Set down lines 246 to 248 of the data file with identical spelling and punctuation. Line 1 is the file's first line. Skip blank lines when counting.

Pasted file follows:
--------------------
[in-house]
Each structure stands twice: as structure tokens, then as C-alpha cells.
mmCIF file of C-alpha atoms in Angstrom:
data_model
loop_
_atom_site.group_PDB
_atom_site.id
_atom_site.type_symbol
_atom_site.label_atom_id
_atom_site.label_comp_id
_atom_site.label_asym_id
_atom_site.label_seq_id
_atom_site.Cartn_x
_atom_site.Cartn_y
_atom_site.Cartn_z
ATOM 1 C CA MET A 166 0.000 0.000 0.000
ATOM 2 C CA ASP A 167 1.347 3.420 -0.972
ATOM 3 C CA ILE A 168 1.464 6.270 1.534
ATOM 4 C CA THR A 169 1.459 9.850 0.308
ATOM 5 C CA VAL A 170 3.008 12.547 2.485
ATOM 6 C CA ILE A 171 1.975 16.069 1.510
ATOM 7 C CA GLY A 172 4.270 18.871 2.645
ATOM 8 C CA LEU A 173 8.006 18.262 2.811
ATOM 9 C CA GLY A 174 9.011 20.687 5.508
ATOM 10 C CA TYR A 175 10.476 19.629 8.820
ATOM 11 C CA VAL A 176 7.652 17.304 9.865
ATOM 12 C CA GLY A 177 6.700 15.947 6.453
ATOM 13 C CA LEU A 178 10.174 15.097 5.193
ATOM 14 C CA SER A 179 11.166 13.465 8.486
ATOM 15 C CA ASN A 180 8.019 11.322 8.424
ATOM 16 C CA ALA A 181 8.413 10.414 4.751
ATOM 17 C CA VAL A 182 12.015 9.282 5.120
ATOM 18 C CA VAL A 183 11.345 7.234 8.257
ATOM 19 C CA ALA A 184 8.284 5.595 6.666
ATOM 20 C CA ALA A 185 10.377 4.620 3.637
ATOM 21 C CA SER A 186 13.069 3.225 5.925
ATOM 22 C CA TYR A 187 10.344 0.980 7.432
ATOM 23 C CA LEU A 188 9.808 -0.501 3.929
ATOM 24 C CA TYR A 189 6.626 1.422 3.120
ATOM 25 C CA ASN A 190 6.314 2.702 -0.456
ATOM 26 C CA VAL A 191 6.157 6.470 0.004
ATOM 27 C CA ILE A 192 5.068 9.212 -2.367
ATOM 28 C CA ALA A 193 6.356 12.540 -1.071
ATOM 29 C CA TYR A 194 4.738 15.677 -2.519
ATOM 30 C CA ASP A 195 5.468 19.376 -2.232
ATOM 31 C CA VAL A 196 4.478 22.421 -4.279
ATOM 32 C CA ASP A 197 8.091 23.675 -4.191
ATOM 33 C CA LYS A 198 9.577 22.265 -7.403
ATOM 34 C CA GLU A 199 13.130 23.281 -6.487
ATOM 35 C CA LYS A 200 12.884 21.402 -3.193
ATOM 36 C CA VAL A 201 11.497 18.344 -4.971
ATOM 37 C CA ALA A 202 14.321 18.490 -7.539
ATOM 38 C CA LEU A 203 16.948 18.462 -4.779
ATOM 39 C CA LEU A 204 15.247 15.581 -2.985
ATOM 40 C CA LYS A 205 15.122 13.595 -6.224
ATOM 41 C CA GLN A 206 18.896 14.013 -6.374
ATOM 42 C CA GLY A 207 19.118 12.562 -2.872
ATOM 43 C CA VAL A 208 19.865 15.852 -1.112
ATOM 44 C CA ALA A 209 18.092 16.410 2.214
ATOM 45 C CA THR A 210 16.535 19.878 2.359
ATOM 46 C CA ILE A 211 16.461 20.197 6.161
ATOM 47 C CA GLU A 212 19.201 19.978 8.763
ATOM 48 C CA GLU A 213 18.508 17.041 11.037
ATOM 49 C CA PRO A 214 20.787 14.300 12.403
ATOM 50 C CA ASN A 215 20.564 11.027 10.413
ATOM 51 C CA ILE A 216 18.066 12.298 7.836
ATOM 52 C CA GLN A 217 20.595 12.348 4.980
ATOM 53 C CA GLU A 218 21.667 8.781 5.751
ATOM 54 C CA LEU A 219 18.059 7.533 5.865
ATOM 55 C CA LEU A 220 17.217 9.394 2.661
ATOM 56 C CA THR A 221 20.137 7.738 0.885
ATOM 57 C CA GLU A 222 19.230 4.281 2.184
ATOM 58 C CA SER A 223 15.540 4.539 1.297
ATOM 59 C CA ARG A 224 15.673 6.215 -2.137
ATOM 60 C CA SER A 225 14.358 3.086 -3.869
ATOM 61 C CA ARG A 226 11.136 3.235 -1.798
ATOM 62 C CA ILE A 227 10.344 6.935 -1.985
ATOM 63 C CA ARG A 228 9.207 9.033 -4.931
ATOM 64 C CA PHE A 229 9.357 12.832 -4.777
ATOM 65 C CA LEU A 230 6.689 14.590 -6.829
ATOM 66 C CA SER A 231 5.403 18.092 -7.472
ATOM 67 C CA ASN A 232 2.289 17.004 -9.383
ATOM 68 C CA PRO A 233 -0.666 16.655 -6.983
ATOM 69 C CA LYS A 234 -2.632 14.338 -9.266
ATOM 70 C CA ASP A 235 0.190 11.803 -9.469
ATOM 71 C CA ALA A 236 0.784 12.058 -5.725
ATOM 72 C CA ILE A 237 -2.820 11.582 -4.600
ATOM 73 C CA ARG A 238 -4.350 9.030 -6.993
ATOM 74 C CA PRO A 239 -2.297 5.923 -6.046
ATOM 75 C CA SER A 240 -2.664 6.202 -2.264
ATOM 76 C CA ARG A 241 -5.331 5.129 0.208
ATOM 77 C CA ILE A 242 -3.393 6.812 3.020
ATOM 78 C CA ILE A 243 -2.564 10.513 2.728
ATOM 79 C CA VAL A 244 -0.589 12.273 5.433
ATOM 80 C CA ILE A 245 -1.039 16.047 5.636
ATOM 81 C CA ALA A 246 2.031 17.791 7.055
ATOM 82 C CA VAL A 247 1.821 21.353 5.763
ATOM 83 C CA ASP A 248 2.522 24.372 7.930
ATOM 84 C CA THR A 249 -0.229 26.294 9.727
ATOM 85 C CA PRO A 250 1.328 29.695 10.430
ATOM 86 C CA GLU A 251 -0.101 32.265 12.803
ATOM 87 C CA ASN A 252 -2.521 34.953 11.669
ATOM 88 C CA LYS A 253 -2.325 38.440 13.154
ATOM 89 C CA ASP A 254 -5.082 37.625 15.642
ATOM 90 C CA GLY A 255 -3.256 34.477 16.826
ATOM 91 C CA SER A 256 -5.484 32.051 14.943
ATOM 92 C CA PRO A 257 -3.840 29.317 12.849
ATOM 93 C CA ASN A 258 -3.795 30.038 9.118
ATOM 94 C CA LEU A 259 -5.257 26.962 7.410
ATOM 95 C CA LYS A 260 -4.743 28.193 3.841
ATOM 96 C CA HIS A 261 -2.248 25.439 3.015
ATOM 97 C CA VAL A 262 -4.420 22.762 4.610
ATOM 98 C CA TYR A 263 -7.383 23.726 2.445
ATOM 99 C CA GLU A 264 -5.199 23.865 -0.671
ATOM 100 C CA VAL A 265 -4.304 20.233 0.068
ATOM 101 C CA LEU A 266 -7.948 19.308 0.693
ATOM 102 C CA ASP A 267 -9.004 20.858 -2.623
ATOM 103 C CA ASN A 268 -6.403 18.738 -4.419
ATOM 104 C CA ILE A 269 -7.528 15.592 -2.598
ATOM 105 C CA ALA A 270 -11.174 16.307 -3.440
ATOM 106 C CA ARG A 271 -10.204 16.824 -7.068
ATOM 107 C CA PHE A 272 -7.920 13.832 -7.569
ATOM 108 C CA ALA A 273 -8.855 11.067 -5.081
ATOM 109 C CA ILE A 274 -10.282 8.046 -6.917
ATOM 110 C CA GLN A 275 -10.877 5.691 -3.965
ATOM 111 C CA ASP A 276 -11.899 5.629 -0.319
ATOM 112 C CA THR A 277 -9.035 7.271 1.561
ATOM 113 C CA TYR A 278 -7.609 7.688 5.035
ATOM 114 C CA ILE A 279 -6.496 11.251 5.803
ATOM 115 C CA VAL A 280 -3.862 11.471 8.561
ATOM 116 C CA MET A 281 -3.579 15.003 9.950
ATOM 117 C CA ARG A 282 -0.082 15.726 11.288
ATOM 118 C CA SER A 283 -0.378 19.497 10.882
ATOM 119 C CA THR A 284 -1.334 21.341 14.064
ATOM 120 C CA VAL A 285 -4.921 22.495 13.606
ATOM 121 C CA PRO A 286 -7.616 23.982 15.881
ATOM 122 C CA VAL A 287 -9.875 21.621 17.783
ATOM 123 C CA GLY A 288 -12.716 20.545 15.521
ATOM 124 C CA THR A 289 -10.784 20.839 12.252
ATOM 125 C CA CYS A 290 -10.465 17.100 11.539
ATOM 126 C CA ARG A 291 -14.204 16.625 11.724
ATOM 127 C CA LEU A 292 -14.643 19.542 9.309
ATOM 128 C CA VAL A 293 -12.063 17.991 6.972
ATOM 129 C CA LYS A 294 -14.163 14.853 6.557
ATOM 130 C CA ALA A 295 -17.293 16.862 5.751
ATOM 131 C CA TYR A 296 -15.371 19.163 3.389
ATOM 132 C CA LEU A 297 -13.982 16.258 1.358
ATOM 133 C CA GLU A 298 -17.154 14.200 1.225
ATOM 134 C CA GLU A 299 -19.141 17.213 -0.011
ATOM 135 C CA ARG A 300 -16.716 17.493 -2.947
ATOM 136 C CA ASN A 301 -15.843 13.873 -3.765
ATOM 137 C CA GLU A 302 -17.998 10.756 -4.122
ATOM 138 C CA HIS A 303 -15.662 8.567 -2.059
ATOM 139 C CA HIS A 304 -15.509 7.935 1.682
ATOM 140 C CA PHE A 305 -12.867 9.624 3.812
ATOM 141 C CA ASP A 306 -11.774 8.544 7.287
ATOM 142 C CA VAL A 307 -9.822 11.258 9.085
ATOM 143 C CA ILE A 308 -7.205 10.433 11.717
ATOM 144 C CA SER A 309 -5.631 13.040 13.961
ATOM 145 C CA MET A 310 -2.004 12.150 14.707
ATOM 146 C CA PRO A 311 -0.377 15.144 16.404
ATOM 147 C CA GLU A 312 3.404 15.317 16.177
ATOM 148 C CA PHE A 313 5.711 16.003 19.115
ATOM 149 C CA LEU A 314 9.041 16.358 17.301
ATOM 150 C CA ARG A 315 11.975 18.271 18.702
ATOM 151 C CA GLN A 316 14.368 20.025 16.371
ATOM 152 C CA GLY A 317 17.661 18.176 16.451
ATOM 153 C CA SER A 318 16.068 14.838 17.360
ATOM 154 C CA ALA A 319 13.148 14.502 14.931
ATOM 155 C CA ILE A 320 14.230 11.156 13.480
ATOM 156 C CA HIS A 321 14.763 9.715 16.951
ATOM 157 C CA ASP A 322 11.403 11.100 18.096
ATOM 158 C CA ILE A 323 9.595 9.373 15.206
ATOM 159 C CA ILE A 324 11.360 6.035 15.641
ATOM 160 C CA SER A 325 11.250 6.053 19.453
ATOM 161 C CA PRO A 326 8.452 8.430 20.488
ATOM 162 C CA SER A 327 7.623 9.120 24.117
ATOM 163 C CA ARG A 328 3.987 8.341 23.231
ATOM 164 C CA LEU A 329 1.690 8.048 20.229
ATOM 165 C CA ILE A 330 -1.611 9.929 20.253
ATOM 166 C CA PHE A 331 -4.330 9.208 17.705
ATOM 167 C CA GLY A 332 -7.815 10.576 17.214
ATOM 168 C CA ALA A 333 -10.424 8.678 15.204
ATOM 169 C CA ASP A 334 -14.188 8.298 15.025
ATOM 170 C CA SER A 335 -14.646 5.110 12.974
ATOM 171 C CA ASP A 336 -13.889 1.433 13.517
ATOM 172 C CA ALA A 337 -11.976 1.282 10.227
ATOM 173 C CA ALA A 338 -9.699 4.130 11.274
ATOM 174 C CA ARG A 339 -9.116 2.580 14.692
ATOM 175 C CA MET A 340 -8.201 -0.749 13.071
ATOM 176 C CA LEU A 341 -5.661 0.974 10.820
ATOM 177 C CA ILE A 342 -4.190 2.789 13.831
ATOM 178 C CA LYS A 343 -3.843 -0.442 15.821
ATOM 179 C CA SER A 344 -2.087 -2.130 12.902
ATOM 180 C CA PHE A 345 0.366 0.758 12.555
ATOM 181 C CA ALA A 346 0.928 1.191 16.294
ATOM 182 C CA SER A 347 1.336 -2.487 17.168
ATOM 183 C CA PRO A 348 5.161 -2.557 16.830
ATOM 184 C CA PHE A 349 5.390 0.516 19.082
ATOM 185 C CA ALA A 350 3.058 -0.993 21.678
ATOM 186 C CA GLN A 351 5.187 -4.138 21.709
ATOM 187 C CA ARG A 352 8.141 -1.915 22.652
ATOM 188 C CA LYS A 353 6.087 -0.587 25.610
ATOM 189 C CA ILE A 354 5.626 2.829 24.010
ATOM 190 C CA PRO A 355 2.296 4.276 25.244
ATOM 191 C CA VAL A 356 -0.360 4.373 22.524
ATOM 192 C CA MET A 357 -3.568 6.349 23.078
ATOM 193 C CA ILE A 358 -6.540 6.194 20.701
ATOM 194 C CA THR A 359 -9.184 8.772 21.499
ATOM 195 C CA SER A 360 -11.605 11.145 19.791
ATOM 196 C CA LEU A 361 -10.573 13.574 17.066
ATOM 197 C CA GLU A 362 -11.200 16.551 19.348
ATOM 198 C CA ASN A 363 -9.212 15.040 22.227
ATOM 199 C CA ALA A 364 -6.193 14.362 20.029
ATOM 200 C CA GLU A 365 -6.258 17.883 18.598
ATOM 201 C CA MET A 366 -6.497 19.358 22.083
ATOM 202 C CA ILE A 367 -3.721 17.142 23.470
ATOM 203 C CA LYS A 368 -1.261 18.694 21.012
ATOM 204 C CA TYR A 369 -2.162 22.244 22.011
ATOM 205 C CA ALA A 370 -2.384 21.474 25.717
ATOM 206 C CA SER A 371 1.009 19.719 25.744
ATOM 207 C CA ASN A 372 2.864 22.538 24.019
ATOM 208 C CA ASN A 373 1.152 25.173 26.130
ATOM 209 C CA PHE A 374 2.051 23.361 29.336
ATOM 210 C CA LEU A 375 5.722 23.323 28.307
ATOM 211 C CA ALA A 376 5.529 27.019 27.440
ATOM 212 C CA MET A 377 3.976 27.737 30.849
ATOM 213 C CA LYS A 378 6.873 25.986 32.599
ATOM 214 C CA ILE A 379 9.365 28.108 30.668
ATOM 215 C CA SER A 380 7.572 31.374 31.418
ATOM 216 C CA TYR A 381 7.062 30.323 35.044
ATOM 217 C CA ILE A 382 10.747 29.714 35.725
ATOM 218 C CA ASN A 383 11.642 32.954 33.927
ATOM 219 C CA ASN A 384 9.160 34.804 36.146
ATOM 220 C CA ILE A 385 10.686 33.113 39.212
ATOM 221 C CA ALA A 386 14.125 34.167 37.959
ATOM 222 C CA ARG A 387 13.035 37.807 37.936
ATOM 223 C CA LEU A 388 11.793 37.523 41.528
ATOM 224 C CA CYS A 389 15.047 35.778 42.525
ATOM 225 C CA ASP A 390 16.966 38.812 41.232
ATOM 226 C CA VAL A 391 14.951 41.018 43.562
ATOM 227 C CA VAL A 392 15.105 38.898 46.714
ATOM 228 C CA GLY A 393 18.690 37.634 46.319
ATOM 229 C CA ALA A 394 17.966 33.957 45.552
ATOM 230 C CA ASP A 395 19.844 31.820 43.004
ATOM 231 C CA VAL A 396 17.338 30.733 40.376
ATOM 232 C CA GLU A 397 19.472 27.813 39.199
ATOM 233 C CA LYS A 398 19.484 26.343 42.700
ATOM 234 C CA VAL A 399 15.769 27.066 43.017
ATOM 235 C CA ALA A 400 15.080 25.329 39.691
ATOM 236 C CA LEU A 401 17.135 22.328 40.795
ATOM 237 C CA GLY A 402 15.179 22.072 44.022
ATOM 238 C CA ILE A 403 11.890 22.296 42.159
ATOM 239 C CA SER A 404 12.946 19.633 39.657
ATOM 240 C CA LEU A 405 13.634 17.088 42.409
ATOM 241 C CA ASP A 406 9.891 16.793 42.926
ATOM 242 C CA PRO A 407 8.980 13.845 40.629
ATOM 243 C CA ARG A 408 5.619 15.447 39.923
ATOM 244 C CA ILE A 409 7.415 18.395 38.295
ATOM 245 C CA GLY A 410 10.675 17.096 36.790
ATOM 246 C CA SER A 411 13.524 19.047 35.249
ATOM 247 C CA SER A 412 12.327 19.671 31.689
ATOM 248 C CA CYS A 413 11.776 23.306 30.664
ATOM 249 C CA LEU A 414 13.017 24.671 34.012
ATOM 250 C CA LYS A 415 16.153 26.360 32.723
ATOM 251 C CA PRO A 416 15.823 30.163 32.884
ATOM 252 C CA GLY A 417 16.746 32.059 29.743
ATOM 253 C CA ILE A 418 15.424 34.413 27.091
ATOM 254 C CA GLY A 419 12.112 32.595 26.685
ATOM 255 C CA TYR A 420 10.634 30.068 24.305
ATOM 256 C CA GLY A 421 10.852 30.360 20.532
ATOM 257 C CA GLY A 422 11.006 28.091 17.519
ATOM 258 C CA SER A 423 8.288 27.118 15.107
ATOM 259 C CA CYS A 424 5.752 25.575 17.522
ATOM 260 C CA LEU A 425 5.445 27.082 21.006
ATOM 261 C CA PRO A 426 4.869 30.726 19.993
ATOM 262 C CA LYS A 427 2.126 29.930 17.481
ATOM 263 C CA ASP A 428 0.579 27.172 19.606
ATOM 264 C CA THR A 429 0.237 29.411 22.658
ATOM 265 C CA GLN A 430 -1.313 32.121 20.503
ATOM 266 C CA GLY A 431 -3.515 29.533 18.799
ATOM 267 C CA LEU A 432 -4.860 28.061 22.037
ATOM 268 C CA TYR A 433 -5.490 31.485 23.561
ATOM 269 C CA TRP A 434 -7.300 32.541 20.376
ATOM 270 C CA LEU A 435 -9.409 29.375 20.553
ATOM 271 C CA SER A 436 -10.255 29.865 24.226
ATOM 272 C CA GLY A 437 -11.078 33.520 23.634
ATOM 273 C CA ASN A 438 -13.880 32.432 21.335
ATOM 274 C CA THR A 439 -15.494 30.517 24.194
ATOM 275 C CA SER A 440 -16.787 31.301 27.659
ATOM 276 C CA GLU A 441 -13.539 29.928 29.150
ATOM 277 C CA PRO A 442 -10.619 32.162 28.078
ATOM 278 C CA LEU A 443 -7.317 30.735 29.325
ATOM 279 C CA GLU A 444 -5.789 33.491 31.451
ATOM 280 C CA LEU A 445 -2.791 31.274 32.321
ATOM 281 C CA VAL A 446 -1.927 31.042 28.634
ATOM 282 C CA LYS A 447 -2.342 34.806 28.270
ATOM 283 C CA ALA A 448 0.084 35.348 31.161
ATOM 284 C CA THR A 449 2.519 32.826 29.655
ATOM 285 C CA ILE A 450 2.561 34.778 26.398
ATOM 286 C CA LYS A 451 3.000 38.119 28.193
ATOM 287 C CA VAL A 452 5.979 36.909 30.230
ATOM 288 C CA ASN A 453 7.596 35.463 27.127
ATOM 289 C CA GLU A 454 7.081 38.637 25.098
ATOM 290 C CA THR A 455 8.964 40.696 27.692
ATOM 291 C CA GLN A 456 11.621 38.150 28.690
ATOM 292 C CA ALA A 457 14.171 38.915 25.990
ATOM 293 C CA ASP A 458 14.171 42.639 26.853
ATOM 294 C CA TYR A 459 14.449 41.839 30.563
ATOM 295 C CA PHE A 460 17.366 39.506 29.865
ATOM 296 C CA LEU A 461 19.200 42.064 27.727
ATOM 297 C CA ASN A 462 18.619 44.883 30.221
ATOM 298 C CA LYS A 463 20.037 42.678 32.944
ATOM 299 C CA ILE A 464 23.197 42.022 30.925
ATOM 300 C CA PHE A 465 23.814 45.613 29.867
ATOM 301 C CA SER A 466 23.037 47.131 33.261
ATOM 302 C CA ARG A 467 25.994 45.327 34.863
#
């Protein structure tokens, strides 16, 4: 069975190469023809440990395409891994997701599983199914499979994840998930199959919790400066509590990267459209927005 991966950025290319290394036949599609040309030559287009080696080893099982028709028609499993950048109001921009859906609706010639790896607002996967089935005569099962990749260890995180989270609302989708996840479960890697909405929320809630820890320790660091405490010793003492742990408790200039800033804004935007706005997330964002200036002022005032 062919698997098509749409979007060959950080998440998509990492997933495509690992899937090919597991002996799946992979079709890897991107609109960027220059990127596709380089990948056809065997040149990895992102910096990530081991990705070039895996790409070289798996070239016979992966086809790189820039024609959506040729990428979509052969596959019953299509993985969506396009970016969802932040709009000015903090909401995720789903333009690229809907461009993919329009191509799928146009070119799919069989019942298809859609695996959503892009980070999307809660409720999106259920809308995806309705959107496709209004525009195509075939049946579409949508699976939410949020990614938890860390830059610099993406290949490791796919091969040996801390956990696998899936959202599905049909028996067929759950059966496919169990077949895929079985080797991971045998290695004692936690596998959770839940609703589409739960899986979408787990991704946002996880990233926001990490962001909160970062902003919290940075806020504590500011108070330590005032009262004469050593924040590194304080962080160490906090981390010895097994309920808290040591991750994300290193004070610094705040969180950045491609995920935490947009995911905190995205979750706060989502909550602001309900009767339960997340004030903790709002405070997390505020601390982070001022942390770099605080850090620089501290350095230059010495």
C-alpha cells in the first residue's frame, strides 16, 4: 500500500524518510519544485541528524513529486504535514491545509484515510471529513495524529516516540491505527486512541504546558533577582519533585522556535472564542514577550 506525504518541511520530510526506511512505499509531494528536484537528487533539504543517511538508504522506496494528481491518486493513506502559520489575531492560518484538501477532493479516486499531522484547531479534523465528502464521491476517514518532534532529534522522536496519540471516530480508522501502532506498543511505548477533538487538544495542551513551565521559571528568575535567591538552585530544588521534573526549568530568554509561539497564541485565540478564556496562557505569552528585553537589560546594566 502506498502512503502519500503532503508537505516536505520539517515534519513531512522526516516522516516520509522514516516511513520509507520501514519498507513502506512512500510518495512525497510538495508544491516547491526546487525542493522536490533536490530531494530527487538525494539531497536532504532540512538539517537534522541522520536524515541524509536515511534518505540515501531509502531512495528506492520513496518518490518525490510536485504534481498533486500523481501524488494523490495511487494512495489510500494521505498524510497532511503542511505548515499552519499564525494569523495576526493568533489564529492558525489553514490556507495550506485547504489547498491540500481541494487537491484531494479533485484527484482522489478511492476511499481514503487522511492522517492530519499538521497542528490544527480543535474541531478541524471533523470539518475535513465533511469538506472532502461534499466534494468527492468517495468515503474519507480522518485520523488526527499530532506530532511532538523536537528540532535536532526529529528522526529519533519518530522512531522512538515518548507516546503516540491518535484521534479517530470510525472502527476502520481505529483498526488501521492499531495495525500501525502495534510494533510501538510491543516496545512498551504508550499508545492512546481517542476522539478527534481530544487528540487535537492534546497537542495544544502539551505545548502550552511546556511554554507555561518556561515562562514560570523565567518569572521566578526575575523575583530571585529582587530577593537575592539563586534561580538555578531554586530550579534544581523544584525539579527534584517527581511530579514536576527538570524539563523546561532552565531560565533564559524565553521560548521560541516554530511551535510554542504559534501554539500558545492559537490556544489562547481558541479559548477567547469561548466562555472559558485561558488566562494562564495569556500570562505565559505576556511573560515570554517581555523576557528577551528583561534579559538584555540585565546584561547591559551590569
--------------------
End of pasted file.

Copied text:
ATOM 231 C CA VAL A 396 17.338 30.733 40.376
ATOM 232 C CA GLU A 397 19.472 27.813 39.199
ATOM 233 C CA LYS A 398 19.484 26.343 42.700